Matter and Method in the Long Chemical Revolution: Laws of Another Order . (Burlington: Ashgate, 2013).

Controversies Within the Scientific Revolution, co-edited with M.Dascal (Amsterdam/Philadelphia: John Benjamins, 2011).

"From Cohesion to Pesanteur: The Origins of the 1669 Debate on the Causes of Gravity," in V. Boantza and M. Dascal (eds), Controversies Within the Scientific Revolution (Amsterdam/Philadelphia: John Benjamins, 2011), 77–100.

"Alkahest and Fire: Debating Matter, Chymistry, and Natural History at the Early Parisian Academy of Sciences," in O. Gal and C. Wolfe (eds), The Body as Object and Instrument of Knowledge: Embodied Empiricism in Early Modern Science (Dordrecht: Springer, 2010), 75–92.

"The Phlogistic Role of Heat in the Chemical Revolution and Kirwan's 'Ingenious Modifications … into the Theory of Phlogiston.'" Annals of Science, 65 (2008), 309–38.

"Collecting Airs and Ideas: Joseph Priestley's Style of Experimental Reasoning," Studies in History and Philosophy of Science, 38 (2007), 506–22.

Mark Borrello

Mark Borrello  

Ecology, Evolution and Behavior
100 Ecology Building
6098
(Office: Room 304)
Tel: 612-624-7079
Fax: 612-624-6777 (EEB)
Email: borrello@umn.edu
www.cbs.umn.edu/eeb/faculty/BorrelloMark

HSTM Director of Graduate Studies

Specialties: History of Biology, evolutionary theory, genetics and ecology, biology of behavior; biology and society

I am a historian of biology with a particular interest in evolutionary theory, genetics, behavior and the environment. My work explores the varied interpretations and applications of evolutionary theory from the late 19th century to the present. My dissertation, Vero Copner Wynne-Edwards and the History of Group Selection Theory, was completed in the Department of History and Philosophy of Science at Indiana University (2002). During a post-doctoral teaching fellowship at Michigan's Lyman Briggs School of Science, I taught courses in the history of genetics and evolution, and was co-leader of a study abroad course in Panama on Tropical Biodiversity and Conservation. I am currently examining the connections of group selection to ethology and evolutionary psychology. This research aims to clarify the factors that contributed to the development of the field of ethology and will be part of a book on the group selection controversy I'm writing.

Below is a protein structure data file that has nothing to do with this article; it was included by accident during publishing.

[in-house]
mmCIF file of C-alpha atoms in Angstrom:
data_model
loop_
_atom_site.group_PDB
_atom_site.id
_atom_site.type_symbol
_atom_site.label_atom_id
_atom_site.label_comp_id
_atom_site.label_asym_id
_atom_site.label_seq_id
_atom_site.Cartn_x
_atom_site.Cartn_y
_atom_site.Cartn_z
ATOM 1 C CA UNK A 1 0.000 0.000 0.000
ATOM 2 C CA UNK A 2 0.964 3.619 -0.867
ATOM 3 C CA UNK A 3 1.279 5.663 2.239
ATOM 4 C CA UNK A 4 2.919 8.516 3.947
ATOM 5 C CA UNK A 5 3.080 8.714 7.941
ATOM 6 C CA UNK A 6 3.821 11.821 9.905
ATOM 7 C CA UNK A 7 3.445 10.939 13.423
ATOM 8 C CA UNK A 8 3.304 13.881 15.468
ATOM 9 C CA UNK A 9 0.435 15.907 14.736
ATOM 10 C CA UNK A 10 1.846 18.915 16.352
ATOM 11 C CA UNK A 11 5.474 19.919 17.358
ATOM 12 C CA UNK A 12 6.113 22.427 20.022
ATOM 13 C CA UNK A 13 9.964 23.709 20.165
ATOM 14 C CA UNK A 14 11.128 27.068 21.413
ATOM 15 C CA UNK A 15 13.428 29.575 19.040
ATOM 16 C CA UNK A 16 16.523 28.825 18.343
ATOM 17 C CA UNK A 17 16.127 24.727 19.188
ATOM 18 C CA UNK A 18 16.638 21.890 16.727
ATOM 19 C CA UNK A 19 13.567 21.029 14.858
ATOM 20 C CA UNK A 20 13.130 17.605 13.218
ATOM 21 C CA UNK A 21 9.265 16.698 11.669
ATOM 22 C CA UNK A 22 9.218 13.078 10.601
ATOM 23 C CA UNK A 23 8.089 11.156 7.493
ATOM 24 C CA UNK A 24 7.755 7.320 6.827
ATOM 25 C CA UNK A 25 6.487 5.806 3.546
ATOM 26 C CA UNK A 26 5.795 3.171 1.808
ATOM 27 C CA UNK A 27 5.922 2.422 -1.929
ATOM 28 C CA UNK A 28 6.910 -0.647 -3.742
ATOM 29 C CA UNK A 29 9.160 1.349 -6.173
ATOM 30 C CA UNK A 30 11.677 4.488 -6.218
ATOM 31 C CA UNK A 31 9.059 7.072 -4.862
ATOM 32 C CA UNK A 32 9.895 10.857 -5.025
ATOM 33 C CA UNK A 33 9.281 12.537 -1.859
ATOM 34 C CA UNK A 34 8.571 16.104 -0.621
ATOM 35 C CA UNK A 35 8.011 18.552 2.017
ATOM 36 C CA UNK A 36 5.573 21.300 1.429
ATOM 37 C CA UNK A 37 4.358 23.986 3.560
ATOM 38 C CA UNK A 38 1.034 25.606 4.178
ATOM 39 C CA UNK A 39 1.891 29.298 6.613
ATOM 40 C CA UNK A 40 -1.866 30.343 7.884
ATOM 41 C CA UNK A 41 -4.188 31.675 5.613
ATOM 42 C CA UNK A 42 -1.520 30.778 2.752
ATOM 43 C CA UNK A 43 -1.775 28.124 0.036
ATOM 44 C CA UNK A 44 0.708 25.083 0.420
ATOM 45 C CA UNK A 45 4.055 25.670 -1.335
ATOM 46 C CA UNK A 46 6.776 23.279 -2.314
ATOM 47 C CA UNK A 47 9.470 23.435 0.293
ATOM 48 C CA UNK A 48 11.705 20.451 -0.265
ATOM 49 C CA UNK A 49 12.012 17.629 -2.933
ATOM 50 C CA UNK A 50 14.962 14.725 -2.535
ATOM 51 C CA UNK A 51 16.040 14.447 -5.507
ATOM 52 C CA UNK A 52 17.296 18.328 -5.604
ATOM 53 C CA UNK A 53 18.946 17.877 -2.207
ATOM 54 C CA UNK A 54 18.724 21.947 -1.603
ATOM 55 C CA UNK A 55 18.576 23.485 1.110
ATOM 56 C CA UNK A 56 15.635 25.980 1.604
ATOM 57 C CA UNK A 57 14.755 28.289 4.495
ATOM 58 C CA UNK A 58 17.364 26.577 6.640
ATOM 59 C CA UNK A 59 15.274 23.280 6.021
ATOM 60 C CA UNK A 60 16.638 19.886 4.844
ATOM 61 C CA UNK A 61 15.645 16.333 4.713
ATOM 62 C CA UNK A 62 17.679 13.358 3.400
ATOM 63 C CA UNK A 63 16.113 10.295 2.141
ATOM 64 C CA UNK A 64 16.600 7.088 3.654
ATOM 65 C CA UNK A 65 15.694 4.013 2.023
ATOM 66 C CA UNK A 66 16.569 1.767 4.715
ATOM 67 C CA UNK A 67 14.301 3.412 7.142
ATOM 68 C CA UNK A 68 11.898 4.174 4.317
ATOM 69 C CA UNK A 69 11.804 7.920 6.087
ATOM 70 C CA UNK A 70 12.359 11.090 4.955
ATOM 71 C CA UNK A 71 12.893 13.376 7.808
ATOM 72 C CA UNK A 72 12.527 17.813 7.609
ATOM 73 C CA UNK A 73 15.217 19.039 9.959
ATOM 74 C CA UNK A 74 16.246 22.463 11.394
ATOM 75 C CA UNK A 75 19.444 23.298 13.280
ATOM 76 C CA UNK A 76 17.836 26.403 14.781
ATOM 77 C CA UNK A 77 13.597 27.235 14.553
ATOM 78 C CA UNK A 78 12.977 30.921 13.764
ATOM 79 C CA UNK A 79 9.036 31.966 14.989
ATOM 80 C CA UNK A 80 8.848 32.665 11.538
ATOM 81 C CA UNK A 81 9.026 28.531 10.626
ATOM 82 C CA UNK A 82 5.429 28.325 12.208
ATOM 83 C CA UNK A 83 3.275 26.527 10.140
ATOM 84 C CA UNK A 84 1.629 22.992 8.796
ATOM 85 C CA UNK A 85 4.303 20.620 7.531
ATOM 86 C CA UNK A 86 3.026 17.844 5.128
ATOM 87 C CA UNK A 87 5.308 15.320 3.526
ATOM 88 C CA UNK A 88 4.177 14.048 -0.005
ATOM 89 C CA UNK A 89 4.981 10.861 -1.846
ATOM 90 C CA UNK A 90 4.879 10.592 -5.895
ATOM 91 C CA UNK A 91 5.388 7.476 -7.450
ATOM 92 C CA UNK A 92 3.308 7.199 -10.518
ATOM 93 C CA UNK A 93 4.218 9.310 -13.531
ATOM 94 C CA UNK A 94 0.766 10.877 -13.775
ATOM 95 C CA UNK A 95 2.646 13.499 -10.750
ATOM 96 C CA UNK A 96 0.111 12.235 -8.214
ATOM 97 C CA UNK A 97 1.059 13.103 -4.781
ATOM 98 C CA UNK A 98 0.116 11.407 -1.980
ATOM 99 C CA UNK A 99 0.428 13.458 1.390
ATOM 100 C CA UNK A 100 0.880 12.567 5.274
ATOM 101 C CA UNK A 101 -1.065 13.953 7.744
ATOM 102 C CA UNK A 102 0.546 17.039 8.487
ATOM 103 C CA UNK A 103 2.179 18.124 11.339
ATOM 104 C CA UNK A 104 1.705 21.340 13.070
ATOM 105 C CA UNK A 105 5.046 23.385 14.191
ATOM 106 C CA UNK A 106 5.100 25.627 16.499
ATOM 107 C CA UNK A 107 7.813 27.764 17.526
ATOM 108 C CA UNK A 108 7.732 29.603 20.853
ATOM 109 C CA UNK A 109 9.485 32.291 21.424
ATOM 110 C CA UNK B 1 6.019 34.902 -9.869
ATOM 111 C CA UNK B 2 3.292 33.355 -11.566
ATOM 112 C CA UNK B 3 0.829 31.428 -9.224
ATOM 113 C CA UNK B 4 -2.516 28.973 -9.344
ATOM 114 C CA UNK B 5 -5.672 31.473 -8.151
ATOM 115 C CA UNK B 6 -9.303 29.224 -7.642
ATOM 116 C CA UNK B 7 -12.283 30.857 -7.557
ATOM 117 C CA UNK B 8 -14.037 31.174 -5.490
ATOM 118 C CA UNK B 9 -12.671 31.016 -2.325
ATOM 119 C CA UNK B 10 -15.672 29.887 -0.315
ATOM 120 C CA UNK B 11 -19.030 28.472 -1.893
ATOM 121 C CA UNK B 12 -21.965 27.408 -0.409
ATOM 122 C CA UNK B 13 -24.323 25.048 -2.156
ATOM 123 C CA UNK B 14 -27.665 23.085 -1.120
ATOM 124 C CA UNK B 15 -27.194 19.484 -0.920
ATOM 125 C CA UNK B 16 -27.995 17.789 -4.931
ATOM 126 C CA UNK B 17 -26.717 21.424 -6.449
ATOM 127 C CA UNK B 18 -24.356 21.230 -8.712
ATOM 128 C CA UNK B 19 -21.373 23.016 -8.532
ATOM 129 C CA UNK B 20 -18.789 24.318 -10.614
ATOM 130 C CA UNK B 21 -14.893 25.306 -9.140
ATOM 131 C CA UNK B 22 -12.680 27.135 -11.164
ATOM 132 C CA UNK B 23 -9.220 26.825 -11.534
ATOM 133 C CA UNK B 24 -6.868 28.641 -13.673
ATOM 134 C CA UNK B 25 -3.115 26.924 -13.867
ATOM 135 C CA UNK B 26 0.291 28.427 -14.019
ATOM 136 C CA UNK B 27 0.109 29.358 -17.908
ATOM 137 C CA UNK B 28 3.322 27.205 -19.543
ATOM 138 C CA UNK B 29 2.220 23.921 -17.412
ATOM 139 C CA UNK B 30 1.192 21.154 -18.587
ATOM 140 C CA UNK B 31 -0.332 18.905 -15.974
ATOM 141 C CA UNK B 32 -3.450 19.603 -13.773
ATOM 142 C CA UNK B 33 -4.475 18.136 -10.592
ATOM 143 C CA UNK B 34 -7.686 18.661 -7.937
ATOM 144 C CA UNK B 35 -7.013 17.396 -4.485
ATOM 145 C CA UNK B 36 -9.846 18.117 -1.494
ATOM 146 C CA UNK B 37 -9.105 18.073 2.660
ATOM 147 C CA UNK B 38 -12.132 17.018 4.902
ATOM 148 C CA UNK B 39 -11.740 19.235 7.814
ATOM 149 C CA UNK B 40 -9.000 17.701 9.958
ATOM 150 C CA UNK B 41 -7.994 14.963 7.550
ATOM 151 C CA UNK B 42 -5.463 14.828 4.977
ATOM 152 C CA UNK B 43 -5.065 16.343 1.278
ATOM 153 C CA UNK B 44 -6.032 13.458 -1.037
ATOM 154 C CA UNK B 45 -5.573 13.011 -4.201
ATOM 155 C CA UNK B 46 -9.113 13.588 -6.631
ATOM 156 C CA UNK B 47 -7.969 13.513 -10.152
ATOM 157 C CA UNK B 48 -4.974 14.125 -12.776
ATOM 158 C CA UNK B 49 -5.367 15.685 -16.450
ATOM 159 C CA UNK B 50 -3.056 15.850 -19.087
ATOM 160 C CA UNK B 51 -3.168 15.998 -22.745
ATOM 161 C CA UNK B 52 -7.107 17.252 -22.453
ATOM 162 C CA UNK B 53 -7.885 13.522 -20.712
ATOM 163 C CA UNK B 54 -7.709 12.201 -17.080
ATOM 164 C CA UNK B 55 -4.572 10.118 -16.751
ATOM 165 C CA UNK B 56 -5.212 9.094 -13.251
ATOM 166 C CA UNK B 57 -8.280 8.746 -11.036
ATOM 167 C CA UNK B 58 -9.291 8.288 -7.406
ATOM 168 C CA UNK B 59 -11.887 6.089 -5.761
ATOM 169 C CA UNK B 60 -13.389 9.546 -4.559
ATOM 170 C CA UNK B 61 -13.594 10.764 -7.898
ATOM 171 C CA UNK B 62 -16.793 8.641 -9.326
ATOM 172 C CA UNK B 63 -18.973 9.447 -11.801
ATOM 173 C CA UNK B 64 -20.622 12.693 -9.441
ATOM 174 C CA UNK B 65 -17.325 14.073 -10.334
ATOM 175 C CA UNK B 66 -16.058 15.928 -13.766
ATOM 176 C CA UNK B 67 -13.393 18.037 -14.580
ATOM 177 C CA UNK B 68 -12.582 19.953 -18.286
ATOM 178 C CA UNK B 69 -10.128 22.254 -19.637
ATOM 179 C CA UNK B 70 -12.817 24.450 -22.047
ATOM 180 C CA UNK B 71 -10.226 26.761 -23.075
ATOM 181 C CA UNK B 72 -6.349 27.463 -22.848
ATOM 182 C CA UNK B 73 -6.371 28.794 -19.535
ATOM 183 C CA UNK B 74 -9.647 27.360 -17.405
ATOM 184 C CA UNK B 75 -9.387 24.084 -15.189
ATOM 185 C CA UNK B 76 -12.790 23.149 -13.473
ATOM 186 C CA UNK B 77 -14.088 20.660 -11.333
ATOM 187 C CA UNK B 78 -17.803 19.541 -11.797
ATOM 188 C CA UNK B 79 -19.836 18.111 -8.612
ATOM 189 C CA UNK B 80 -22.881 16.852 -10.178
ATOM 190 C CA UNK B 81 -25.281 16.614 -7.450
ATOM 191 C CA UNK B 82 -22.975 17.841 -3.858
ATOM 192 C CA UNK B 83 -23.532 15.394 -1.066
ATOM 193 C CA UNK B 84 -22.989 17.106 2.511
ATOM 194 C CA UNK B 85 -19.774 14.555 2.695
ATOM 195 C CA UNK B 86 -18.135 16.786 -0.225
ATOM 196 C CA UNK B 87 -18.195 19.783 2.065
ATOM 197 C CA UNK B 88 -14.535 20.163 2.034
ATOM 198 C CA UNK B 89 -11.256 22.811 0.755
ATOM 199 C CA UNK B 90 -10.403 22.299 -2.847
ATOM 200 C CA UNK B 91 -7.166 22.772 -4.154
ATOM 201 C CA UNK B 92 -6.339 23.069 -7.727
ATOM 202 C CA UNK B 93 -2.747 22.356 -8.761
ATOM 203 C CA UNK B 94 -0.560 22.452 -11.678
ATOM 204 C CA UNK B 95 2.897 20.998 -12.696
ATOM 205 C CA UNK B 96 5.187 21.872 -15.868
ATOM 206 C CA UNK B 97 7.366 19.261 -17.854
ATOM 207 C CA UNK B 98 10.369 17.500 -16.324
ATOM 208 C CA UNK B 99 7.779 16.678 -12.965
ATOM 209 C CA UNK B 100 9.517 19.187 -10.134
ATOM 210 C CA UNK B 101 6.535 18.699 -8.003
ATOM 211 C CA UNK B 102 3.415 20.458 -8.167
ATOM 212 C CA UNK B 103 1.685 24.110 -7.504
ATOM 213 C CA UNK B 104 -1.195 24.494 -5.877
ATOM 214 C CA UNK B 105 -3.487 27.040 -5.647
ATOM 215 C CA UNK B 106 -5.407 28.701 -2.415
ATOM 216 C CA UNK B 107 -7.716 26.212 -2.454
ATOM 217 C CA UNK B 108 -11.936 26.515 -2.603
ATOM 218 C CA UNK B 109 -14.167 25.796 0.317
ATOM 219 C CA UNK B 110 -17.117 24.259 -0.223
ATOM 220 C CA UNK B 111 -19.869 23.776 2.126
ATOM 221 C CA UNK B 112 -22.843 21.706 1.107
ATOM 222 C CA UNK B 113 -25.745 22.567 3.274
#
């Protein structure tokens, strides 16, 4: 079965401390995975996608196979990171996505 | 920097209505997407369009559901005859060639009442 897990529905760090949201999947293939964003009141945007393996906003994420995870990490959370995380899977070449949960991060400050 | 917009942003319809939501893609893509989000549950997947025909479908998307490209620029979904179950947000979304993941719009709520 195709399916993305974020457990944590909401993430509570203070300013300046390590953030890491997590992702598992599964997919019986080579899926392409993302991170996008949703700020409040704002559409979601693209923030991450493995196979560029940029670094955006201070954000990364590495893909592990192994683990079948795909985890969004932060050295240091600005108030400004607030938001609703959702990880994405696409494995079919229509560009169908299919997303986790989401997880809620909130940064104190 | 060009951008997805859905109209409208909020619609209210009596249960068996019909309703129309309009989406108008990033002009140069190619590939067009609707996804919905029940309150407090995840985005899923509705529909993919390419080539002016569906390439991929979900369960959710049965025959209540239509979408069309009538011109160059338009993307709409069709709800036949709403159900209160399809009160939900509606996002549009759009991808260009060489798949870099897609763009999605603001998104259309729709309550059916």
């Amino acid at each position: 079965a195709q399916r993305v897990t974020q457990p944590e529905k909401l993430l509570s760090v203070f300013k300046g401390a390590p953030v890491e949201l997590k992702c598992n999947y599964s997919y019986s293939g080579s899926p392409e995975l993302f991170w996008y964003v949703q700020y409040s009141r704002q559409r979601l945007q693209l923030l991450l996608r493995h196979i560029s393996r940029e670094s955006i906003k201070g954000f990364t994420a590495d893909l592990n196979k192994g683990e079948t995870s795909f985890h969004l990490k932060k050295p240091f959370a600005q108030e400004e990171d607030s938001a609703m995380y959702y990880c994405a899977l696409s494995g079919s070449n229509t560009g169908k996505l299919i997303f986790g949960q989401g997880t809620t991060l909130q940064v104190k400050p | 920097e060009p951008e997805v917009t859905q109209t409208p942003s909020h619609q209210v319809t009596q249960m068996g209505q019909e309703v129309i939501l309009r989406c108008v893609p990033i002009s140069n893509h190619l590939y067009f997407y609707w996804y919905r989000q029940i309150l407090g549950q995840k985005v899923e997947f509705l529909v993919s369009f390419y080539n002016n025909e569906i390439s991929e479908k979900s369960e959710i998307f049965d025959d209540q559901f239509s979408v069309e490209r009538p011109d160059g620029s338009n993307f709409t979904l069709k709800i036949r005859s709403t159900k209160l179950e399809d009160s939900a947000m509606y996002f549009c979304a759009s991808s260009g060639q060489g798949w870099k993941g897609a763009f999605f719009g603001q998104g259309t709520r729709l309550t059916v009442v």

Selected publications:
Evolutionary Restraints: The Contentious History of Group Selection (University of Chicago Press, 2010).

"Synthesis and Selection: Wynne Edwards Challenge to David Lack," Journal of the History of Biology 36 (2003): 531-566.

"Mutual Aid and Animal Dispersion: An Historical Analysis of Alternatives to Darwin," Perspectives in Biology and Medicine 47 (2004): 15-31.

"Radicals and Revolution: A Critical Examination of The Structure of Evolutionary Theory," Studies in the History and Philosophy of the Biological and Biomedical Sciences 35 (2004): 209-216.

"The Rise, Fall and Resurrection of Group Selection," Endeavour 29, no. 1 (2005): 43-47.

Nicholas Buchanan

E Haven Hawley)  

History of Science and Technology
108 Pillsbury Hall
0211
(Office:131 Shepherd Labs)
Tel: 612-626-7581
Fax: 612-625-3819 (Earth Sciences)
Email: nbuchana@umn.edu

Visiting Assistant Professor 2013-2016 academic years

Specialties: History of ecological restoration and the scientific, legal, and ethical ramifications of designing nature

I am a Visiting Assistant Professor this academic year in HSTM and thought I’d take this opportunity to introduce myself. I did my graduate work at the Massachusetts Institute of Technology’s Program in Science, Technology, and Society, where I wrote my dissertation on environmental conflicts over water resources, endangered species, and agriculture in the Klamath Basin in Oregon and California. I was particularly interested in the role of experts in the earth and ecological sciences in legal decision-making, as well as the problematic question of expert disagreement in environmental policy. My current research looks at the history of ecological restoration and the scientific, legal, and ethical ramifications of—quite literally—designing nature.

Michel Janssen
(pictured in Einstein's tub)

Professor Michael Janssen (in Einstein's tub)

History of Science & Technology
148 Tate Laboratory of Physics